Subjects to Think About

Ever wonder how simple we’d have to make things if we met a truly alien civilization?

After all, nothing would serve as a common reference.  The whole concept of “subject” or even “study” could be foreign to them.

So, if I had to tell a truly alien culture about our own, how would I divide up all the crazy areas of study that are in the course guides of colleges?

I’d do it like this.

There are three great areas that humans enjoy learning about.

The first deals with thinking about “Things.”  Things can be anything, like rocks, planets, stars, minerals, chemicals, frogs.  Anything that is a thing all gets put into one great bucket of study.  We typically call the king of these types of studies, Physics.  But frogs and other living things present a problem, so I’ll accept Biology as a special subset of Physics.

Then there are entire areas of learning in which humans think about “Not Things.”  It sounds a bit counter-intuitive, but the greatest of all Not-Things is the study of Math.  Mathematics is a form of incredible rigorous thinking that is the best of all ways to describe the universe of Things.  It has many subsets, but Math is certainly the grandest of them all.  Other areas like linguistics and anthropology could be in there as well.

As promised, there is one final area of learning that concerns humans.  It’s not very rigorous in any way, so much of the work in this area is confusing to everyone, especially the experts.  It’s thinking about Thinking.  Yes, it’s the one and only self-referential area of study, and the king of this type of study is called Philosophy.

Anyone who tries to impress you (or the aliens) with fancy philosophy names or terms is missing the point of this entire area of study.  If it’s a real area, something that is legitimate, then famous people or crazy definitions aren’t necessary.  Much like saying gravity is everywhere, or 1 + 1 can become 2, we should be able to state fundamental elements of Philosophy.  We’re not quite there yet.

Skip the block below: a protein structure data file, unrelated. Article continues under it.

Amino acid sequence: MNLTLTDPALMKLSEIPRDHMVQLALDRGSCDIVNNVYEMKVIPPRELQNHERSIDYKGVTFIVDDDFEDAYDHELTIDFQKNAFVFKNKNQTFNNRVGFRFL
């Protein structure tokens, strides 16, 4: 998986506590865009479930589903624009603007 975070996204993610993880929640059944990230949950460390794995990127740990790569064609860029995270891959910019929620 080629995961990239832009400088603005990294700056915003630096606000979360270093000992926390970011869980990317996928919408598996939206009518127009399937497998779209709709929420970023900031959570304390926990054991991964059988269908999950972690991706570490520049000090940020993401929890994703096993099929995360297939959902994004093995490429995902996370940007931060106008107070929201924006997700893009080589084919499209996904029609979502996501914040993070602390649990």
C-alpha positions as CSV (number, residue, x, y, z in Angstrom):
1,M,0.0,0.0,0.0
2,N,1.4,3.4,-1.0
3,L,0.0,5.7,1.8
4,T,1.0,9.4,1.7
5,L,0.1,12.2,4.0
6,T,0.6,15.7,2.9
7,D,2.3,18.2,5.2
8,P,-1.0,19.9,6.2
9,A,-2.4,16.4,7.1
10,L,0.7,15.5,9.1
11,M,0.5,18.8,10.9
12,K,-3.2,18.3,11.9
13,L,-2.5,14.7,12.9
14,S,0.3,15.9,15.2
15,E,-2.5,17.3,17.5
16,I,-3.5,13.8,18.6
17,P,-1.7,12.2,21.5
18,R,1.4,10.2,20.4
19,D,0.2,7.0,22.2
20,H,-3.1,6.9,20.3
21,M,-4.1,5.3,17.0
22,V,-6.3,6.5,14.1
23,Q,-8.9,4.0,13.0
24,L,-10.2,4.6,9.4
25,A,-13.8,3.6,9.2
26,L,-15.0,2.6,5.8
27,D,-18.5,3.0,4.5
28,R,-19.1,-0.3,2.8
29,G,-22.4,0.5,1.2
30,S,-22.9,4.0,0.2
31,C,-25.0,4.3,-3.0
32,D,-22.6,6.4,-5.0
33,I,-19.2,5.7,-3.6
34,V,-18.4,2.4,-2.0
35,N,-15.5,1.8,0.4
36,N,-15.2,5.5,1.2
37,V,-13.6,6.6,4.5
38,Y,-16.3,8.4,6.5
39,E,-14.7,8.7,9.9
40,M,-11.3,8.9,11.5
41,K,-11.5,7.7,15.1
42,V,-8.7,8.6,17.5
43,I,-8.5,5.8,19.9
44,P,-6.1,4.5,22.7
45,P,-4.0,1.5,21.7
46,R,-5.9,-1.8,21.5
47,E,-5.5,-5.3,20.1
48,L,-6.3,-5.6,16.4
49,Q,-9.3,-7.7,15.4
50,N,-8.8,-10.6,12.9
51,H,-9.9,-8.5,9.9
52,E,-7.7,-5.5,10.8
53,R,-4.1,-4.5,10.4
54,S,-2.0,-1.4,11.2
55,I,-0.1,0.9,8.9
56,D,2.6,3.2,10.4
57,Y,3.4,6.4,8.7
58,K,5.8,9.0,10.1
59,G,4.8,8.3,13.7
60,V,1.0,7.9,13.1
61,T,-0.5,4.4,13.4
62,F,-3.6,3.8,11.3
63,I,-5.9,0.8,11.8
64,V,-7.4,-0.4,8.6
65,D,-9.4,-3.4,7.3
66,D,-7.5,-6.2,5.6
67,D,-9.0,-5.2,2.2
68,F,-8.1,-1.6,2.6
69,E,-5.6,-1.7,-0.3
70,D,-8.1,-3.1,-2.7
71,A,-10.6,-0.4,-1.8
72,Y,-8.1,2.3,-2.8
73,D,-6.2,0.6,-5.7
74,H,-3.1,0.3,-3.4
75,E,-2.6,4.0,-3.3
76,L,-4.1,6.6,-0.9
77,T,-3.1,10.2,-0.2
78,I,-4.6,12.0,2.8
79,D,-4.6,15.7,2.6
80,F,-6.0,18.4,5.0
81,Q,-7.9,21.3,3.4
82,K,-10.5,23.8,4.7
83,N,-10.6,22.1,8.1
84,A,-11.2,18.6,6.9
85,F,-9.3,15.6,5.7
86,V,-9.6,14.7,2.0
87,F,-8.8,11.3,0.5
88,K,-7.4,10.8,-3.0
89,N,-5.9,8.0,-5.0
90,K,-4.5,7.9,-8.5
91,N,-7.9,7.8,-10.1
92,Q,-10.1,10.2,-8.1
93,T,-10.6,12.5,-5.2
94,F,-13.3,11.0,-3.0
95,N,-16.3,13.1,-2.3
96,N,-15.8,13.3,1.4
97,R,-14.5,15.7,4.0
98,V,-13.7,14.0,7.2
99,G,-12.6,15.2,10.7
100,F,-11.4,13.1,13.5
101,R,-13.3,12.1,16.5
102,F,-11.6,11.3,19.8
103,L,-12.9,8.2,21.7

My fear is that when we do meet those aliens, and we do tell them what we study, they are going to laugh and go back to where they came from.

After all, if the entire universe can be boiled down into three basic areas of study, and we only have a partial hold on two of them, how can we be ready to join the galactic neighborhood?

We should think about that.

 

 

 

Story Time: Small Wives Tales

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Studying behavior is fun.  We can do thought experiments based on real-life observations of fact.

and a short story.

Consider this fact: women are smaller than men.  This is sexual dimorphism, the genders are splitting apart.  Most species have males and females about the same size.  When they are different, it means something’s going on.  Something having to do with natural selection.  Here’s a thought experiment story that takes the phenomenon to the extreme.

=====  A booth in a shabby diner, late morning.  =====

Yo, Joh, why so late?

The third wife was upset, and the other two said I had to help calm her down.  She’s got some bug up her butt about the kid, so I had to listen to her whine before I could leave.

You’re such a nice hubby.  Why don’t you get another one?

Are you kidding?  Three’s the limit for me.  What about you, you stopping at two?

No, I could use a third one.  Having two means they fight among themselves, and I have to break it up all the time.  I hear having a third, and maybe even a fourth keeps them mixed up enough so it takes a lot of pressure off.

You’re both crazy.  Why not just stick with the one and train her the way you want?

Like in the olden times?  What are you, a Neanderthal?  You know how many of those marriages went bust?  No, what those biologists figured out was perfect.  This way each wife has less of a man to make her crazy, she has more women friends to hang with keeping the pressure off him, and he ends up with more sex, while each of them ends up with less.  Win win win win win.